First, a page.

• ‘Type of financial statement’ and ‘Financial statement consolidated with more than one entity?’ are blank. Or is that a consequence of the ACNC’s special treatment of non-government schools (see below)?
    • No outcomes are given.
  • Financial Report 2016: Yes
    • The Register says that one was lodged but in fact it is a single sheet produced by the ACNC, not HCC, that says
      • The ACNC receives financial information for this school from the Department of Education and Training and publishes it in Section E: financial information of the Annual Information.
    • So not only no financial statements but no audit report. And this for a charity with revenue of $22.14 m. Contact the school if you want more.

What financial situation was shown by that Report?

  • From the AIS 2016 (see above):
    • From government: $12.52 m.
    • Total revenue: $22.14 m.
    • Employee expenses: $12.35m. 66% of expenses.
    • Interest: $334K. 2% of expenses.
    • Surplus: 15% of revenue. Why is it this high?
    • Current liabilities are 1.4 times current assets. Not so good.
    • No non-current loans – why then the interest paid?
    • Long-term financial structure, because of $30.08 m in non-current assets (presumably mostly land and buildings), is sound.

What did the auditor say about the financial statements?

  • NA. The system of reporting for non-government schools like HCC effectively says to you, ‘Trust me’.

If a charity, is their information on the ACNC Register complete / correct?

  • Almost. ‘Phone’ and ‘Website’ are blank. (Neither are compulsory.)

What choices do you have in how your donation is used?

  • NA – none sought

Where were your (net) donations sent?

  • NA

Who are the people controlling the organisation?

  • The website says these people.
    • The introduction to the list says that there should be seven members, but then lists eight.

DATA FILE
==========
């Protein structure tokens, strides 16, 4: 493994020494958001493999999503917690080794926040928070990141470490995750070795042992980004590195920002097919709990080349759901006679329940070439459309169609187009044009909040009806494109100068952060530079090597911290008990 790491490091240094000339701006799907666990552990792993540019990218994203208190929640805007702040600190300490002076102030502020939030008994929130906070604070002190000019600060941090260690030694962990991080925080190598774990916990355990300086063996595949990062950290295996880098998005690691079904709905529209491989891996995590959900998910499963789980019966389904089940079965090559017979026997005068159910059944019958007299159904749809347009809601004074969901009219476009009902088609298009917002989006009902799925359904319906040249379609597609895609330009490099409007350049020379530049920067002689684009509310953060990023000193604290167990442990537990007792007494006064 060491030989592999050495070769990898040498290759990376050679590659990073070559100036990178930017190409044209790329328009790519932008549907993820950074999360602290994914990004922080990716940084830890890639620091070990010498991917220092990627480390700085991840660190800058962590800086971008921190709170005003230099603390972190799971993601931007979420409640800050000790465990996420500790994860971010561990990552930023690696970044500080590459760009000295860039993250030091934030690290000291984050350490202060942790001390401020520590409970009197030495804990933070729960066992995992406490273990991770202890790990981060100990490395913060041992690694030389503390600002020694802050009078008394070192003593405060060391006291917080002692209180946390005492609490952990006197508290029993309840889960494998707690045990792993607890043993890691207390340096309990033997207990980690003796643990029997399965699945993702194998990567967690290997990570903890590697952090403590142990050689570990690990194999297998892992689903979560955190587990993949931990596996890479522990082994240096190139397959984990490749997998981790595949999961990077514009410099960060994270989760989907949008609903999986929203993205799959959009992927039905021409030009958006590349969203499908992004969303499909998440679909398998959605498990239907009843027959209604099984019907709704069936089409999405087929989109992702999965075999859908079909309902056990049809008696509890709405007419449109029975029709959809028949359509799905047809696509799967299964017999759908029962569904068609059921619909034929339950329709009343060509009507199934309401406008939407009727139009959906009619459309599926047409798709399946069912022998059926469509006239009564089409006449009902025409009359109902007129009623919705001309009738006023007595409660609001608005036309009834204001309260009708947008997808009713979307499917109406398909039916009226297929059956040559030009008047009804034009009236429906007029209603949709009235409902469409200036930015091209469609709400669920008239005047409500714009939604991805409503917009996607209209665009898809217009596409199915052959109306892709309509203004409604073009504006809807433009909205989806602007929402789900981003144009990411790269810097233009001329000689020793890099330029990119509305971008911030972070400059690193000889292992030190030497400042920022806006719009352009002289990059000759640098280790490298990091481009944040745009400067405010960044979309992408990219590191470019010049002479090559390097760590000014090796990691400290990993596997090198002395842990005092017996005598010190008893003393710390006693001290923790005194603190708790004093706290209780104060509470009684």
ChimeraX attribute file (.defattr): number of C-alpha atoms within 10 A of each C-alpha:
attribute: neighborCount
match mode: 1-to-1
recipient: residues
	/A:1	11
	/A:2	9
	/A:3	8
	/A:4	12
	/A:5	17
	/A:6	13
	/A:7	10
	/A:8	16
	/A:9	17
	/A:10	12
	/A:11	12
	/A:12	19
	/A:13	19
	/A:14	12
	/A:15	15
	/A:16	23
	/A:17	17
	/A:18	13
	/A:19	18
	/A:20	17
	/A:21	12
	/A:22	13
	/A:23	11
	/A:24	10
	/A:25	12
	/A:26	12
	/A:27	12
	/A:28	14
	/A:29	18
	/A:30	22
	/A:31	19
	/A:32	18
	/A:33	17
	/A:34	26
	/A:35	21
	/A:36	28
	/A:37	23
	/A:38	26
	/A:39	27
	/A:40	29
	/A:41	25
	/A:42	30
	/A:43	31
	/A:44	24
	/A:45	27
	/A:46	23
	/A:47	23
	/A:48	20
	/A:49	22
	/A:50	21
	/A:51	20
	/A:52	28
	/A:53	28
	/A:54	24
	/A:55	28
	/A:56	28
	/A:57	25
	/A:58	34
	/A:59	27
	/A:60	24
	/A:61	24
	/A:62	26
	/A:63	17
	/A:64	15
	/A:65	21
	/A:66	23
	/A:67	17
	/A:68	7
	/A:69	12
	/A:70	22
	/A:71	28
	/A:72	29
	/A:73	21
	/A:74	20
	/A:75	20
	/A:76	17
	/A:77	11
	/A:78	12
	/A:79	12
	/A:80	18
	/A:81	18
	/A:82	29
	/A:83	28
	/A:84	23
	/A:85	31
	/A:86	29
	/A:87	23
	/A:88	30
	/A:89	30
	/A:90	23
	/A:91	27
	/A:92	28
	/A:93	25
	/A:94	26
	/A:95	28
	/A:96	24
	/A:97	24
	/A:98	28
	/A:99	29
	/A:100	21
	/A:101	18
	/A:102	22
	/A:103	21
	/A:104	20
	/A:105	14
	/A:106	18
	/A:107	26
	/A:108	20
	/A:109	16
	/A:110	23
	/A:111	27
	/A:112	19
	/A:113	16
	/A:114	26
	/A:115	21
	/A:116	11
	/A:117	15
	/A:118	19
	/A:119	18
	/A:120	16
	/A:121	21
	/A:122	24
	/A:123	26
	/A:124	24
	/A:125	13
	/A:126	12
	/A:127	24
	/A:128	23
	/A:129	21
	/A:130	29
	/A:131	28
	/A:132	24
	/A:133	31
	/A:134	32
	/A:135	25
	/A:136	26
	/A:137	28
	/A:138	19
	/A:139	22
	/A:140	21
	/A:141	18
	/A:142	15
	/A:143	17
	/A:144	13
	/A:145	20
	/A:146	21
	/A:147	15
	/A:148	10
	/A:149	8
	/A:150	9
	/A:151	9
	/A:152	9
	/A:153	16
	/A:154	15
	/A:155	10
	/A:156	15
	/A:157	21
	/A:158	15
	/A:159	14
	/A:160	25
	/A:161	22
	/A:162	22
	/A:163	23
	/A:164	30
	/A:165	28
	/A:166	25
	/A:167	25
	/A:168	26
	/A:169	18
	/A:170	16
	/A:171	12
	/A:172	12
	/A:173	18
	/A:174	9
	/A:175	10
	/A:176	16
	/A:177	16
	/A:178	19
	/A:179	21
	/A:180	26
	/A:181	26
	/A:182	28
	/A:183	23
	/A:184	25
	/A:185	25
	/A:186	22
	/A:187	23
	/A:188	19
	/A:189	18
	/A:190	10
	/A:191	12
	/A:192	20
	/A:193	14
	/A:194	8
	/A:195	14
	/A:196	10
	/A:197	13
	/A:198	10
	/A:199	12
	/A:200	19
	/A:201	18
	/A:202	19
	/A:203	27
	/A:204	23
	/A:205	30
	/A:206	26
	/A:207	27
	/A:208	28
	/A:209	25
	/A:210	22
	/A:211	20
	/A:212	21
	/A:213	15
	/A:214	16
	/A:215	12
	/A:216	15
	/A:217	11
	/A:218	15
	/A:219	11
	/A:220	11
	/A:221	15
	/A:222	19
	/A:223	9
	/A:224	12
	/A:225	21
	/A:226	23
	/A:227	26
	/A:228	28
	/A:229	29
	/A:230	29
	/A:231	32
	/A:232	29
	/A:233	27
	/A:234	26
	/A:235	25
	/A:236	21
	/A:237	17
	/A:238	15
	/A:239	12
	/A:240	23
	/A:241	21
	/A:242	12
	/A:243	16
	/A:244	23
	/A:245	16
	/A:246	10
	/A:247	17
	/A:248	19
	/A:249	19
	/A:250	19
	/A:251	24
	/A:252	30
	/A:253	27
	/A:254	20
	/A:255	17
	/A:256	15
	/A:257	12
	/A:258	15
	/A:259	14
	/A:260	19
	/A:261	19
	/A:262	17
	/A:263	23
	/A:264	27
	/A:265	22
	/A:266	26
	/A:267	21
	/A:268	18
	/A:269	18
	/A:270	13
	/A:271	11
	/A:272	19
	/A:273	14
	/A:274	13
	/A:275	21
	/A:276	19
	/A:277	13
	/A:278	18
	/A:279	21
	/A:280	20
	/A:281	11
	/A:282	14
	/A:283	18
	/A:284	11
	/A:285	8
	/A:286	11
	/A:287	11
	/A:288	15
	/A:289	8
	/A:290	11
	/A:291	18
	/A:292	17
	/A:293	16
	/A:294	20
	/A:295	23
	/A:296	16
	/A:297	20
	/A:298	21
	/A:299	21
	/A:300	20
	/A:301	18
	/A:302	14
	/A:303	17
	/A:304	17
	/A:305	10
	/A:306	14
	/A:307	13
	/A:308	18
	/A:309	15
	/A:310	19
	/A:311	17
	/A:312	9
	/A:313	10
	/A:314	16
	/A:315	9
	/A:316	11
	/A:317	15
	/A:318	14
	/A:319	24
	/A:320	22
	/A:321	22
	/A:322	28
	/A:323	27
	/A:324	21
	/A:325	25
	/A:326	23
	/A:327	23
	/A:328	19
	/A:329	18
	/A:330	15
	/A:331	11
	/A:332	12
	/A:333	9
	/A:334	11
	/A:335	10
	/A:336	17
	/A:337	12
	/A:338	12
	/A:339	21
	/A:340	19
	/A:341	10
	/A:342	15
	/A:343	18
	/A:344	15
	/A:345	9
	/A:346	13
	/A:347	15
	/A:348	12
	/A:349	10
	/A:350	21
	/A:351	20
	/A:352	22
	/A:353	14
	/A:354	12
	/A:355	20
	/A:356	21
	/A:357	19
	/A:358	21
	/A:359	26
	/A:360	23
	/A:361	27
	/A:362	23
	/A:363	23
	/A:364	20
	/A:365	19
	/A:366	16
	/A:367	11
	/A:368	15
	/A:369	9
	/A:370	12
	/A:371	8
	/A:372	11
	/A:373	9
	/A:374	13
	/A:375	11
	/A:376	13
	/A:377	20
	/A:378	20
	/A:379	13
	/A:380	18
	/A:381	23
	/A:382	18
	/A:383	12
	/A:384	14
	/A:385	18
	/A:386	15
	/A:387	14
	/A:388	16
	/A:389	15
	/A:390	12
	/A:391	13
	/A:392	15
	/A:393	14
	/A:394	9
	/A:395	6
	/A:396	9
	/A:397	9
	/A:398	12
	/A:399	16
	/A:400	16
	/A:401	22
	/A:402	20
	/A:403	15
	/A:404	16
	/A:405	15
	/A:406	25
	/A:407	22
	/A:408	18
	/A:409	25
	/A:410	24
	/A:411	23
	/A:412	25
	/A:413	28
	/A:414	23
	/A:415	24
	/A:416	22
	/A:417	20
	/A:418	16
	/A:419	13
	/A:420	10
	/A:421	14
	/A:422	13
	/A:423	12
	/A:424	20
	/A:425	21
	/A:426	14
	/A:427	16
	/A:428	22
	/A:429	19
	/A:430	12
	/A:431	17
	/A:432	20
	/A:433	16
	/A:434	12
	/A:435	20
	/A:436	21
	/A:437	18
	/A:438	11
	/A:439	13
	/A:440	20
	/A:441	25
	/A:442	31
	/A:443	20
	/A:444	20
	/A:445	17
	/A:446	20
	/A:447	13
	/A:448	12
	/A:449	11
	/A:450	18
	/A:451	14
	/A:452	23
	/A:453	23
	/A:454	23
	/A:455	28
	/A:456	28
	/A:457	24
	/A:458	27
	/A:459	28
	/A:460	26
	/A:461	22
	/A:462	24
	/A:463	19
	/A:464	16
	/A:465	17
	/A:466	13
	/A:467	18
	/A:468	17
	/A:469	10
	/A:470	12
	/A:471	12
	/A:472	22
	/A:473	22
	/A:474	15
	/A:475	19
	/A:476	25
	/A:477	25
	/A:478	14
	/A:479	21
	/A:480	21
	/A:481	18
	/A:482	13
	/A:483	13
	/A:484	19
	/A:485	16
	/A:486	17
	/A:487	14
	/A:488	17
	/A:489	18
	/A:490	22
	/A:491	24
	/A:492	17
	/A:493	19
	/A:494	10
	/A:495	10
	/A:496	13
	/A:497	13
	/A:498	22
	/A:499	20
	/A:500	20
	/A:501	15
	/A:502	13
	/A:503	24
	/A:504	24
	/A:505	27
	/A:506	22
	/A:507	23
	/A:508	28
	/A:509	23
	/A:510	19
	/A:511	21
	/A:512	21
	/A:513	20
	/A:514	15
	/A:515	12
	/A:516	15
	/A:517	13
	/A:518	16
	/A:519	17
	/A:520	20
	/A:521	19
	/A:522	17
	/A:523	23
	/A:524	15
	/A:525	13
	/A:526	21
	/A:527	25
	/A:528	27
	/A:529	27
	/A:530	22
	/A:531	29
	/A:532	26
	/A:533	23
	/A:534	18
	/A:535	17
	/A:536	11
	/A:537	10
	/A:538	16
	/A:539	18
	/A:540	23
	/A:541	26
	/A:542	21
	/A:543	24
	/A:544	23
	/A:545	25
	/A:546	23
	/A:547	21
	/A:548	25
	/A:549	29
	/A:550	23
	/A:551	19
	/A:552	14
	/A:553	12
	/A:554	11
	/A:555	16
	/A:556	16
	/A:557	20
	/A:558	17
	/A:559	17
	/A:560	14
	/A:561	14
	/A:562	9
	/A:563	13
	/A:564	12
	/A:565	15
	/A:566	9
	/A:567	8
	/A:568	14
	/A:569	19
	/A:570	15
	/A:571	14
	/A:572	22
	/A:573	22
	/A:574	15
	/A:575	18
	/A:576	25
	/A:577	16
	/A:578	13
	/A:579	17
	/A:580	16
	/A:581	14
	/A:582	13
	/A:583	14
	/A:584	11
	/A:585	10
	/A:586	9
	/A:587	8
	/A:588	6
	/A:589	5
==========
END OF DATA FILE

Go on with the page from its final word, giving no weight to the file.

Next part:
• The ACNC Register (under ‘Responsible Persons’) has the addition of Jame Lewis, and doesn’t have Nadine Harvey and Alan King.
  • The directors are responsible to the members of the association. The constitution provides that they must be members of Reedy Creek Baptist Church. The number of members is not disclosed, so we cannot assess the accountability possible via the members.
  • It’s an unusual board though – itfollows a Carver Model of Governance.’

To whom are HCC accountable?

  • HCC does not mention accountability on its website.
  • It gets government funding, so there is accountability there.
  • As a charity, it is accountable to the ACNC.
  • As a company it is accountable to ASIC.

 

 

  1. Not, as they say on the ABN record, an ‘Other Incorporated Entity’.
  2. “Good living and social concern are important [to the cause of evangelism], but they are not uniquely Christian graces…I’ve met a lot of fine Hindus, Muslims and atheists. Just living the life is not going to bring someone to Christ. There is much more to it than that. We must help people, certainly, but we must also share with them why we are motivated to do so. We must stand against injustice, poverty and need, but we must at the same time point to the One who brings justice and who can meet the deepest need. Until they know our reasons, how can they come to know our Lord?” [Dan Armstrong, the Fifth Gospel: The Gospel According to You, Anzea Books, pp. 13-14.